Friday, October 19, 2007
There is an interesting discussion on AUTOCAT about brackets. It seems ISBD has been changed so each subfield has opening and closing brackets. Like so, [S.l.] : [s.n.]. AACR would display as [S.l. : s.n.]. AACR won't be updated, but the replacement RDA currently follows the new ISBD rules. This poses the larger question, are we following AACR until RDA is published or moving in that direction now by following the new ISBD?
Yet another open-source OPAC replacement has been released, Fish4Info.
Fish4Info is not an OPAC. Why not? OPACs connect users with MARC records when what they really want are resources. Fish4Info is focused on users, and provides a more positive finding experience (as opposed to a frustrating and fruitless search). We talked about book reviews and social connections and the power of a library portal that is a destination instead of a pass-through.
The modules in the code base include:
MARCImport - place a MARC file on the server and this transfers the data into Drupal nodes
BCCKReview - a book review module built using CCK
EZ-Amazon - helps you use an Amazon API developer’s key to access Amazon content
Some others I am sure I am forgetting, but which you will find in /drupal/sites/all/modules/…
News from the CPSO.
The major authority record exchange partners (British Library, Library of Congress, National Library of Medicine, and OCLC, Inc., in consultation with Library and Archives Canada) have agreed to a basic outline that will allow for the addition of references with non-Latin characters to name authority records that make up the LC/NACO Authority File.While the romanized form will continue to be the authorized heading (authority record 1XX field), NACO contributors will be able to add references in non-Latin scripts following MARC 21’s “Model B” for multi-script records. Model B provides for unlinked non-Latin script fields with the same MARC tags used for romanized data, such as authority record 4XX fields. Using Model B for authorities is a departure from the current bibliographic record practice of many Anglo-American libraries where non-Latin characters are exported as 880 fields (Alternate Graphic Representation) using MARC 21’s “Model A” for multiscript records.For the initial implementation period, the use of non-Latin scripts will be limited to those scripts that represent the MARC-8 repertoire of UTF-8 (Japanese, Arabic, Chinese, Korean, Persian, Hebrew, Yiddish, Cyrillic, and Greek). Although the exchange of authority records between the NACO nodes will be in UTF-8, LC’s Cataloging Distribution Service will continue to supply the MDS-Authorities weekly subscription product in both UTF-8 and MARC-8 for some period of time. It is expected that the use of non-Latin scripts beyond the MARC-8 repertoire will be implemented in the future.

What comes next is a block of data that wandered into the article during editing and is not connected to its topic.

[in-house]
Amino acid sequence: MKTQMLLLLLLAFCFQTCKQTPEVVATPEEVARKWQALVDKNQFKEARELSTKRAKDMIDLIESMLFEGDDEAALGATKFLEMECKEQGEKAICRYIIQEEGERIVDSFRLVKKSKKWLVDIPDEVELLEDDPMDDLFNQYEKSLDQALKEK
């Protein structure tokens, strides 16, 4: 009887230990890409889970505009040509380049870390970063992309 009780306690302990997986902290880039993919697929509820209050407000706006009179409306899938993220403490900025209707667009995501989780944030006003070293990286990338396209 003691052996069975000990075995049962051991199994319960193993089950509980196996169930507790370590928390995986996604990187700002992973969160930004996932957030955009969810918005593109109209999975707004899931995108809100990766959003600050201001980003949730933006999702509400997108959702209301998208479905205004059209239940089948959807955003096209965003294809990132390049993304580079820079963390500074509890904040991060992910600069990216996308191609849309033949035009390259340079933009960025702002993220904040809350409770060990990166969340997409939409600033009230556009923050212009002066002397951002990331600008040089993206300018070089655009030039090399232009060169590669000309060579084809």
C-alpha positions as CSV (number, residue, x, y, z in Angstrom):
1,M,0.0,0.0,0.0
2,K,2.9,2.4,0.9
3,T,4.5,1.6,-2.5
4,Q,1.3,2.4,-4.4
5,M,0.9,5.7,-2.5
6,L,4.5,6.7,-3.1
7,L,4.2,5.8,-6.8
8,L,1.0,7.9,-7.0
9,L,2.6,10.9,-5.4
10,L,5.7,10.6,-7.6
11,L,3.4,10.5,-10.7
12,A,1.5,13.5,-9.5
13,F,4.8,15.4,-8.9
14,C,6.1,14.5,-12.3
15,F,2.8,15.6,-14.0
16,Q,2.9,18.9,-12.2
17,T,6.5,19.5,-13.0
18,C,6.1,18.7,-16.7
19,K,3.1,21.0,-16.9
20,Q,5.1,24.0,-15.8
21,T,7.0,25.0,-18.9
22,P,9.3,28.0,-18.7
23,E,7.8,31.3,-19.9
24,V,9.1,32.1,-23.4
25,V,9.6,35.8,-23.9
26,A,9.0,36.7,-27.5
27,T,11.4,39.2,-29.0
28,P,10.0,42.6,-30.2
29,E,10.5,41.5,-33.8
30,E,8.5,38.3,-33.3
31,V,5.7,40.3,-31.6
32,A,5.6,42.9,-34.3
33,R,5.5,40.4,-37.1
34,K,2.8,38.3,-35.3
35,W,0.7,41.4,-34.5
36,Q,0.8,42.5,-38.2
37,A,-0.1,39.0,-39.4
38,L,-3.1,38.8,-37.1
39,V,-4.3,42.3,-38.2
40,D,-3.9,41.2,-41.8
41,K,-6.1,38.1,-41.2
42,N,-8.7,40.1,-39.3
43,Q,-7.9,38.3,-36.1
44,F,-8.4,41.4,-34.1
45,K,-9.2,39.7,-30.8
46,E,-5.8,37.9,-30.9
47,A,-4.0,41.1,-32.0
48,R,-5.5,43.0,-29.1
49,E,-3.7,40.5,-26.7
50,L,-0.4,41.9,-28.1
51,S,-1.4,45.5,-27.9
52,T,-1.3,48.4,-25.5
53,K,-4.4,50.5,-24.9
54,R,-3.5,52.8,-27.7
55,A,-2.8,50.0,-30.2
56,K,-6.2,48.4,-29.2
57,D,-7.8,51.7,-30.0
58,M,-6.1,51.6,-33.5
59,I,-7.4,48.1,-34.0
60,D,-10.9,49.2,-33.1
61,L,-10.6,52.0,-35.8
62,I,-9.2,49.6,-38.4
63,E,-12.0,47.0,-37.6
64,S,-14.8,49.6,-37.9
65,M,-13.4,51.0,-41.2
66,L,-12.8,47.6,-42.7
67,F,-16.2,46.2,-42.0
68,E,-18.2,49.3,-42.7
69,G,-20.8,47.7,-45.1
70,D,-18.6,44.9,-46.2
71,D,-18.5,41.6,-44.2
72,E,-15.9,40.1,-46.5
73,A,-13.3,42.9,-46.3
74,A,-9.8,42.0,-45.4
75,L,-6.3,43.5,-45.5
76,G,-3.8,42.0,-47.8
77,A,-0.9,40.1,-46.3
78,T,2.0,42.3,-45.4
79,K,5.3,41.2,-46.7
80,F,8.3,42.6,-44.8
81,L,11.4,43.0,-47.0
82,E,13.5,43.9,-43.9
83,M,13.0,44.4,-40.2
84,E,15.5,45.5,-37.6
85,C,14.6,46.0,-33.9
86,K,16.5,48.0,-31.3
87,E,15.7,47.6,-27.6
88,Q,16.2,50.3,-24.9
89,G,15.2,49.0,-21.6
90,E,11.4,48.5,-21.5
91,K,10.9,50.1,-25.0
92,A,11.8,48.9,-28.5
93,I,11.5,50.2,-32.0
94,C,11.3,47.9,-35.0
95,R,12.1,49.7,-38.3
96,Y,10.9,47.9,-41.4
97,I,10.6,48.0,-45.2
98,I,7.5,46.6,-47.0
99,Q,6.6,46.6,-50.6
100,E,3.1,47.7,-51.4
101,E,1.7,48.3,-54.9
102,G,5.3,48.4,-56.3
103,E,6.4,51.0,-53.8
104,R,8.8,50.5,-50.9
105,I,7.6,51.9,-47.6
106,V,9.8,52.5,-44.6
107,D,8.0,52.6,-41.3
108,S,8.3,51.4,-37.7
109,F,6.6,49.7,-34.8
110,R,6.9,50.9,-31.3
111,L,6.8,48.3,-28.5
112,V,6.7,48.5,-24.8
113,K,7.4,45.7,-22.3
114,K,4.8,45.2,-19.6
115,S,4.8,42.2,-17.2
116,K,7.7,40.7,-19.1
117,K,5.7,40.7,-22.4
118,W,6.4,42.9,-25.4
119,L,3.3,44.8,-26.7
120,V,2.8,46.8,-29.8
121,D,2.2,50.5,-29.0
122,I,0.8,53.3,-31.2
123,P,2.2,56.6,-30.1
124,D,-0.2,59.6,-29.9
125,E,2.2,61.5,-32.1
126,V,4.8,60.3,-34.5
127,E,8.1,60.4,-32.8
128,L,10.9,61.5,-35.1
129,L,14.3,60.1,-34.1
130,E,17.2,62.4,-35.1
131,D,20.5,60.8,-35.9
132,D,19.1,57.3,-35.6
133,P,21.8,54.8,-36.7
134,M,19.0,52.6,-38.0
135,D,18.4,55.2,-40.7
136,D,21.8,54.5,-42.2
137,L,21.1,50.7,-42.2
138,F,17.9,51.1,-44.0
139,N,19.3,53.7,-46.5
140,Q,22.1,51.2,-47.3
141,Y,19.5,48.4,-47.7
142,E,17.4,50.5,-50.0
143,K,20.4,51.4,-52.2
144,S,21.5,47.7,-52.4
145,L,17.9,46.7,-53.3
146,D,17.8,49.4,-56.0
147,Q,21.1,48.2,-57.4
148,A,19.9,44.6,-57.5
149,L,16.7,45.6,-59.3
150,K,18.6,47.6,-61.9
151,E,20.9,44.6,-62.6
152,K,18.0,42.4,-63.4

The research folks at OCLC have a Virtual International Authority File running.
The Deutsche Nationalbibliothek, the Library of Congress, the Bibliothèque nationale de France, and OCLC are jointly conducting a project to match and link the authority records for personal names in the retrospective personal name authority files of the Deutsche Nationalbibliothek (dnb), the Library of Congress (LC), and the Bibliothèque nationale de France (BnF).
Thursday, October 18, 2007